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Robert Williams is pitching his special report, "H. Well, sort of — until you get to the math. Except, of course, finding a string of wins like that in the present and the future is an entirely different game than finding them in the past.
I guess the only thing to do is go through the H.
So here we go… this is the basic pitch: They do have recesses planned around the holidays, so there will be the Thanksgiving recess from November if you want to put some extra weight on that particular date. So on or around that date, Robert Williams is telling us to expect huge gains from his H.
You might remember that, it let companies like Pfizer and HP and IBM pull back lots of foreign income — which they used for stock buybacks and other priorities, helping to boost some of their stock prices.
Here are his words: Putting the next 35 years of profits into play right now. Even beyond the cherry picking of a few companies that reacted most aggressively to the dividend tax hike at the end of His argument is that US companies will somehow pre-book 35 years worth of profits, and that investors will be excited and drive the share prices up as a result?
Taxes are an important consideration, but for most companies they are not the primary consideration. What would that mean? Investors have never been willing to give Apple much credit for its cash pile, and if the territorial tax system remains in place that seems unlikely to change just because the cash pile grows a bit.
That would be impossible. What would the gains for that look like if you use the options strategies Williams says he recommends for Extreme Alpha?
So what does that mean? You buy, lets say, 10 contracts, each representing shares. Or you can bet on a specific stock that would benefit from a tax holiday because it has an unusually large overseas profit pile, like Apple or Microsoft, which will increase your cost but possibly generate a larger potential return.
But you can make that speculation without putting much money at risk, so you can make your own call on that pretty easily. What, then, do we think about the prospects for actual movement in the overall stock market over the next month or two as a result of whatever tax deal might come before Congress?
Well, the market is not cheap. And the market expects tax cuts. First the House and Senate have to pass the FY18 budget or something they can call a budgetwhich is in the process of being amended on the Senate floor today, and they probably have to include some deficit allowances to give room for tax cuts without cutting spending and a reconciliation measure in that bill.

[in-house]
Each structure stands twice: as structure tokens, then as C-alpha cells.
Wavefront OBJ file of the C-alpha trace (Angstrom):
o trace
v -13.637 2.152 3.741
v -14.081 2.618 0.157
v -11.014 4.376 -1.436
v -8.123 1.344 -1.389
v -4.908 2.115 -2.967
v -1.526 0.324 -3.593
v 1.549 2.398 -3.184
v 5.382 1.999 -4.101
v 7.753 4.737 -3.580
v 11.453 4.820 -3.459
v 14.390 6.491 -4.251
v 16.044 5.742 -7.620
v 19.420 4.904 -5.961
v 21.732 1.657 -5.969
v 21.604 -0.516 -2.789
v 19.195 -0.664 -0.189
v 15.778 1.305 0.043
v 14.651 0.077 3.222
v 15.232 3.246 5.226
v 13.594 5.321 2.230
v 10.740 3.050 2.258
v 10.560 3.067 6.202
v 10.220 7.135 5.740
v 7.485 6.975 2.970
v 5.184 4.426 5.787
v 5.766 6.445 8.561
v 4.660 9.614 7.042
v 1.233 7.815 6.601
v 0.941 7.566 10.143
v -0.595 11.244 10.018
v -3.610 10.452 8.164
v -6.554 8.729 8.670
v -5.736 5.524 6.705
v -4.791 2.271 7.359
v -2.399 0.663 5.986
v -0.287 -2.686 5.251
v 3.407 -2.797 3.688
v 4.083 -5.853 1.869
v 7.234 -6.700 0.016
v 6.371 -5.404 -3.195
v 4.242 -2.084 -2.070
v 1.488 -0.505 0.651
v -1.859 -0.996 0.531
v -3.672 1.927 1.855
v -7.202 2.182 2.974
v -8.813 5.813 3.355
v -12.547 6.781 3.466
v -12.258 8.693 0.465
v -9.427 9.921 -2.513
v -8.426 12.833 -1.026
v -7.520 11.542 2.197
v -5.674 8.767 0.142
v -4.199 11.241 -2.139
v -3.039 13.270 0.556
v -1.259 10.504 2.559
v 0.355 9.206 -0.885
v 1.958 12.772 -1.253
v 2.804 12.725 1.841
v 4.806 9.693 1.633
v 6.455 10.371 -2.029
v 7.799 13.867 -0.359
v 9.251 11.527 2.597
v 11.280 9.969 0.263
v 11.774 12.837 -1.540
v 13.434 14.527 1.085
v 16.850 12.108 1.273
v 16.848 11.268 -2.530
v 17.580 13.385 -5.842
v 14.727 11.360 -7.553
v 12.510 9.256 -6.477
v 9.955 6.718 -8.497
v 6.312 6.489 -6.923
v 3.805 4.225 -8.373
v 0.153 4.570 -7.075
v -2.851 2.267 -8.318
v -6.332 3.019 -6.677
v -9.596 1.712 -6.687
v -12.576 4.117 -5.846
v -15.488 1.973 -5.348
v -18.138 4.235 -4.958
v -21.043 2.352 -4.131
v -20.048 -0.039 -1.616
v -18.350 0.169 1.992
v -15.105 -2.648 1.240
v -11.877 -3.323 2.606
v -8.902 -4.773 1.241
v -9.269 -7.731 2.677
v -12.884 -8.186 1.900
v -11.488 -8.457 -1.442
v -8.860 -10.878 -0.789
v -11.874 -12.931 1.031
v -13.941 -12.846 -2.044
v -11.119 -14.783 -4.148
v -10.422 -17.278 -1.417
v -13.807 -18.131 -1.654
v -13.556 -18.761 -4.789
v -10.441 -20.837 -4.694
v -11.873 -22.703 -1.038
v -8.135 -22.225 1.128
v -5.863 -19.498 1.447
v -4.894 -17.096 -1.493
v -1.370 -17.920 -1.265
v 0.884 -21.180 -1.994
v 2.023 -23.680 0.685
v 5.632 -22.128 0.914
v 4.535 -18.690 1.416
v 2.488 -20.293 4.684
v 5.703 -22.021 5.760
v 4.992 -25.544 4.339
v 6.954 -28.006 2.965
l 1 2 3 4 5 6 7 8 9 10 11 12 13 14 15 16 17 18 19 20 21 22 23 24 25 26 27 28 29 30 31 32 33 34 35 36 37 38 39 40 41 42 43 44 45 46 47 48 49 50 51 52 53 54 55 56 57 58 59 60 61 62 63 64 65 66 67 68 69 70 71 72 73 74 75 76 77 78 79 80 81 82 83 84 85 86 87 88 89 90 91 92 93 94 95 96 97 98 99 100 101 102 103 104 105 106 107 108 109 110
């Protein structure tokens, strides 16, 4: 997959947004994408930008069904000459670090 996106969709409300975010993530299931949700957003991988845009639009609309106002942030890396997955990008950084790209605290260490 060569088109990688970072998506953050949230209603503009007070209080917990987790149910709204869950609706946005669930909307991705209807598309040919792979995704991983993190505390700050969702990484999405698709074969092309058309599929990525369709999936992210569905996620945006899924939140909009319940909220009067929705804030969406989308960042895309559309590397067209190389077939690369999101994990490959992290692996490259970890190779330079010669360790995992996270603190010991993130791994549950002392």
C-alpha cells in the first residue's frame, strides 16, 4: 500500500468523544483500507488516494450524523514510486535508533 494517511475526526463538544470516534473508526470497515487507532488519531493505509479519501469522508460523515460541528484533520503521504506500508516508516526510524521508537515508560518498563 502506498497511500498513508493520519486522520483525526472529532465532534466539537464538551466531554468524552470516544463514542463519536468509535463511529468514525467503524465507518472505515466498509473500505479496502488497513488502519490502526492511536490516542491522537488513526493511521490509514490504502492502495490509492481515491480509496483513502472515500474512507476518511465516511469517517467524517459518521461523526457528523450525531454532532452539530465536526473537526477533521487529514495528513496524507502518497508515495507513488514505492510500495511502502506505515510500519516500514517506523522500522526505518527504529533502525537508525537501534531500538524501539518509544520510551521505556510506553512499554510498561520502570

Assuming no rules get changed, the practical matter is that you need to use reconciliation to pass tax cuts, and you need an approved budget before you can have a reconciliation process, so the budget comes first. No one really knows yet, but this is how I think of it: Money has to go somewhere.
And to further that boost to higher income families, the tax plan also includes a lower tax rate for pass-through entities — which means that high-earning business owners whose businesses are structured as LLCs or S-Corps would pay a lower tax rate on that corporate income than they do on their individual income taxes.
So that, again, could create more cash flow for the higher-end earners who are most likely to put their extra cash into assets like bonds and stocks. So there is certainly some potential for tax cuts to boost the market over time. That expectation waxes and wanes sometimes, as the President shoots his agenda in the foot with his various Twitter vendettas, but the market clearly assumes that we will at least see a tax cut this year, if not a substantial tax reform.
Real permanent tax reform will likely require at least 60 Senators, so there would have to be meaningful and thoughtful work contributed by both sides of the aisle stop laughing!
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